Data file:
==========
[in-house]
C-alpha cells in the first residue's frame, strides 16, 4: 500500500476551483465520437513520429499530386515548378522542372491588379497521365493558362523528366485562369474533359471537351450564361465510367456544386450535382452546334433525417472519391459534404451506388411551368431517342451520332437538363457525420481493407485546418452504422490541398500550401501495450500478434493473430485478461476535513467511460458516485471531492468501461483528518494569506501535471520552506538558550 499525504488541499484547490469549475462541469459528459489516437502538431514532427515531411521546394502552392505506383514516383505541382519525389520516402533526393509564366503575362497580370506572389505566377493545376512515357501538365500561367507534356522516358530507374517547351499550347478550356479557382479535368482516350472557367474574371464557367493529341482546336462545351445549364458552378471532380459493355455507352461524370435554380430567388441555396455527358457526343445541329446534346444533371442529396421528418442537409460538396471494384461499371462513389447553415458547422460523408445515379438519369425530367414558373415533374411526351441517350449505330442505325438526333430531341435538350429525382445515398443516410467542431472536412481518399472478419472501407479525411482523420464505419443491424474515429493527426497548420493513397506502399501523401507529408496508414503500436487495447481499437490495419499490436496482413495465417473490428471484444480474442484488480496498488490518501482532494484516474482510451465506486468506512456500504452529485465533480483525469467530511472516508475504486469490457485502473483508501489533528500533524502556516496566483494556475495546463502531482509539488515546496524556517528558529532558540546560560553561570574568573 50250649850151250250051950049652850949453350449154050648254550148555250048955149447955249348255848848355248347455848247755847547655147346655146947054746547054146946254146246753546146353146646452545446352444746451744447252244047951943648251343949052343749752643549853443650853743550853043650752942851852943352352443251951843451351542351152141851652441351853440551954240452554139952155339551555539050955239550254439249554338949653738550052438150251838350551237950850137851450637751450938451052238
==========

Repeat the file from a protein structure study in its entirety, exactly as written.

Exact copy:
[in-house]
C-alpha cells in the first residue's frame, strides 16, 4: 500500500476551483465520437513520429499530386515548378522542372491588379497521365493558362523528366485562369474533359471537351450564361465510367456544386450535382452546334433525417472519391459534404451506388411551368431517342451520332437538363457525420481493407485546418452504422490541398500550401501495450500478434493473430485478461476535513467511460458516485471531492468501461483528518494569506501535471520552506538558550 499525504488541499484547490469549475462541469459528459489516437502538431514532427515531411521546394502552392505506383514516383505541382519525389520516402533526393509564366503575362497580370506572389505566377493545376512515357501538365500561367507534356522516358530507374517547351499550347478550356479557382479535368482516350472557367474574371464557367493529341482546336462545351445549364458552378471532380459493355455507352461524370435554380430567388441555396455527358457526343445541329446534346444533371442529396421528418442537409460538396471494384461499371462513389447553415458547422460523408445515379438519369425530367414558373415533374411526351441517350449505330442505325438526333430531341435538350429525382445515398443516410467542431472536412481518399472478419472501407479525411482523420464505419443491424474515429493527426497548420493513397506502399501523401507529408496508414503500436487495447481499437490495419499490436496482413495465417473490428471484444480474442484488480496498488490518501482532494484516474482510451465506486468506512456500504452529485465533480483525469467530511472516508475504486469490457485502473483508501489533528500533524502556516496566483494556475495546463502531482509539488515546496524556517528558529532558540546560560553561570574568573 50250649850151250250051950049652850949453350449154050648254550148555250048955149447955249348255848848355248347455848247755847547655147346655146947054746547054146946254146246753546146353146646452545446352444746451744447252244047951943648251343949052343749752643549853443650853743550853043650752942851852943352352443251951843451351542351152141851652441351853440551954240452554139952155339551555539050955239550254439249554338949653738550052438150251838350551237950850137851450637751450938451052238